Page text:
A Year To Kill


A couple of hours of daylight remained and our platoon leader had us take a position along a road that wound through a rubber plantation located about a mile outside the perimeter of the base. I supposed we were just killing time before we started our night patrol. All we seemed to do was harass the Vietnamese civilians, who for the most part were traveling to and from jobs on the military base. Because I was new to the field, my assignment was to simply stay out of the way and watch.


Everyone who approached was detained and asked to show identification by soldiers in our platoon who were surprisingly fluent in the Vietnamese language. At least, coupled with the civilian's knowledge of English, they appeared to get their points across quite well. Occasionally though, some of the GI's would resort to "body language," when one of the civilians acted as if he did not understand. The Vietnamese were masters of the English language when it was convenient for them, and it was amazing how quickly a boot in the butt improved their comprehension.

Those who had proper identification were allowed to move on, while those who had no ID were taken to a detention area we set up beside the road. There, they were questioned and physically searched. Those who met two conditions: female and pretty, were searched more than once. If the interrogators were satisfied, the detainees were given forms to apply for the government issued ID cards, necessary for unrestricted travel through their own country.

It was on this patrol that I understood why the children had shouted and thrown things at the bus when I came in country. They no doubt had a difficult time determining who the enemy was. The Viet Cong were not the ones restricting their travel, harassing their fathers and brothers, or degrading their mothers and sisters. Those things were being taken care of by the Americans. I wondered how I would feel toward such an insensitive military force invading my country, even if they were supposed to be friends.

As twilight closed in and we prepared to continue our patrol, news circulated that our roadblock had netted a few rounds of rifle ammunition, a detailed map of our base and three prisoners. Perhaps, we had done more than kill time and perhaps, the inconvenience and restrictions we inflicted on the civilians were necessary.

The moon was not shining and the darkness of the night seemed like a shroud around my head, blinding my footsteps. The evening monsoon had drenched my clothing and the combination of fear and a wet uniform chilled me to the bone, though the temperature was probably still in the high nineties.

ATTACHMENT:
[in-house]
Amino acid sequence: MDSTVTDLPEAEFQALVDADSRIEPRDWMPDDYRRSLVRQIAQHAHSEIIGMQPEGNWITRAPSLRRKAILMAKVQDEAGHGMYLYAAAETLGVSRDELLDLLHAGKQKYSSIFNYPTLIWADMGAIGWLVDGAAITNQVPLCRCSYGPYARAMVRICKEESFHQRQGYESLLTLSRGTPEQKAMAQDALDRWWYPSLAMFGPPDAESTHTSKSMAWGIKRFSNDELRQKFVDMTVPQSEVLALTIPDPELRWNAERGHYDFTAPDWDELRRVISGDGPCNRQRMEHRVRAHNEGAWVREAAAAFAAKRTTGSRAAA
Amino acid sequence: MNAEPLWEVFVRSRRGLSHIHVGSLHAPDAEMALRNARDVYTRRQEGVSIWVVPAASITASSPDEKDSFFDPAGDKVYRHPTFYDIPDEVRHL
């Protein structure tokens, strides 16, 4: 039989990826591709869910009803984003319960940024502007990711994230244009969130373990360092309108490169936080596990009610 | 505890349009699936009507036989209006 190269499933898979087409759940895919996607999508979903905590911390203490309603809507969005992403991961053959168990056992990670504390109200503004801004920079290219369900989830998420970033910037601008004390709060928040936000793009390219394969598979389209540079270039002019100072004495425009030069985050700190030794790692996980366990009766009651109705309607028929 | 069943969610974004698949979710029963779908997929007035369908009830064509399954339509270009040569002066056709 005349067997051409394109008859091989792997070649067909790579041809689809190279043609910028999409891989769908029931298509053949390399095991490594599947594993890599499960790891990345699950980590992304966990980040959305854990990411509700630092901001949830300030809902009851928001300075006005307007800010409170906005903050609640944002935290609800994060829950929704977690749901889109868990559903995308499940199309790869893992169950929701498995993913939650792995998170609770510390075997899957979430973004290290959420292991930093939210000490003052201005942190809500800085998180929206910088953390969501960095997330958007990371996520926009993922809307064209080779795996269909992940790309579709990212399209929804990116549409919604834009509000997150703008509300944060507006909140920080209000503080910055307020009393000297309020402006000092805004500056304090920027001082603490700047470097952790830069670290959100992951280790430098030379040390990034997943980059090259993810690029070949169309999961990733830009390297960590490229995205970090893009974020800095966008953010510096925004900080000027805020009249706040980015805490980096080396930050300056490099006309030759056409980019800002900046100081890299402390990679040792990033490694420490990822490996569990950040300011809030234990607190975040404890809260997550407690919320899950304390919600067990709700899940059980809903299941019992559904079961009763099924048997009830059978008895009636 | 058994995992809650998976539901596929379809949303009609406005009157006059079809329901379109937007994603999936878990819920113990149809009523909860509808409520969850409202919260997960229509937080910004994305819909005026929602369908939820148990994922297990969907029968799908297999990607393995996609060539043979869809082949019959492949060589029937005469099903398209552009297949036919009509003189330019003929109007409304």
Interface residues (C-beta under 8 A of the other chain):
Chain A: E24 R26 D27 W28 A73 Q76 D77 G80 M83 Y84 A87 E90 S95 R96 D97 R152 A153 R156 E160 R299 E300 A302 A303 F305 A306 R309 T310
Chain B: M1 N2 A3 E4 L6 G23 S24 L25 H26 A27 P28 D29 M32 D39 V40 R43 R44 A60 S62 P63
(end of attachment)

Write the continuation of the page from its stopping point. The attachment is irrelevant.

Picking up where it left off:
As we poked our way through the jungle, we did so in standard military patrol formation. Each man walked five meters (the maximum effective range of a grenade) behind the one in front, so if a grenade exploded in our ranks the casualties would be minimal. We also used the standard five man point, which means the primary point man travels in advance of the main column and is flanked on the left and right by two men who maintain a certain lateral distance between themselves and the column of troops. The point men are generally the ones who make first contact with the enemy, so the newest members of the patrol or the guys who become known as "screwups" are generally given the point. When all things are equal, a system of rotation to the point is usually worked out. I wasn't a "screwup" but I was new, so I became a flanker in the point.

Traveling through the jungle at night is a frightening experience, especially the first time and I wasn't quite sure if my teeth were chattering because I was cold or afraid. I tried to ignore the knowledge that I might step in a booby trap or that "Charlie" (the GI nickname for the Viet Cong) might suddenly appear and run a bayonet through my chest. Although we were told they wouldn't stop a bullet, I decided to zip up my flak jacket as I walked and increased my grip on the rifle that had now become my best friend.

In my mind I prayed that if I had to "buy the farm" it would not be tonight, not before I started receiving mail, not before I could tell Annie, "I love you," or read that she loves me, once more.

Each step into the unknown terror of the jungle further excited my emotions of fear, hatred and self pity until the back of my head and neck ached from the tension and my hands cramped from gripping the rifle. The mental toll had physically exhausted me to the point I wondered how much longer I could last when the platoon leader signaled for us to stop. I first dropped to one knee and then being too tired to care, flopped back on the ground, for a much needed rest.

The platoon sergeant seemed to appear out of nowhere, which gave me quite a start. If he had been the enemy..... Stay alert, was the lesson I learned from that experience. He paired us off and said we would be spending the rest of the night at that location. One of us was to sleep while the other was to remain on watch. "Charlie" was thought to use the area we surrounded for a rendezvous point and might possibly appear at any time. He said Claymores and trip wires had been set up all around our position, and no matter what, we were to stay put so we would not be hit by our own weapons.

A claymore is a directional mine primarily used to protect a perimeter or as an offensive weapon in areas of suspected enemy troop movement. It is detonated by pulling a wire and when exploded it propels shrapnel forward, in a fan shaped pattern. It is a very effective anti-personnel mine that can be easily concealed.

The jungle floor is covered with a carpet of rotting vegetation, which during the monsoon time of year is constantly water soaked. As I lay in a prone position, the odor of decomposition wafted up around my nose and made me want to gag every time I laid down my head. I was too scared and nervous to sleep, but my shoulders ached from supporting the weight of my head and steel helmet as I propped myself on my elbows, and occasionally, I had to lay my head down for some relief.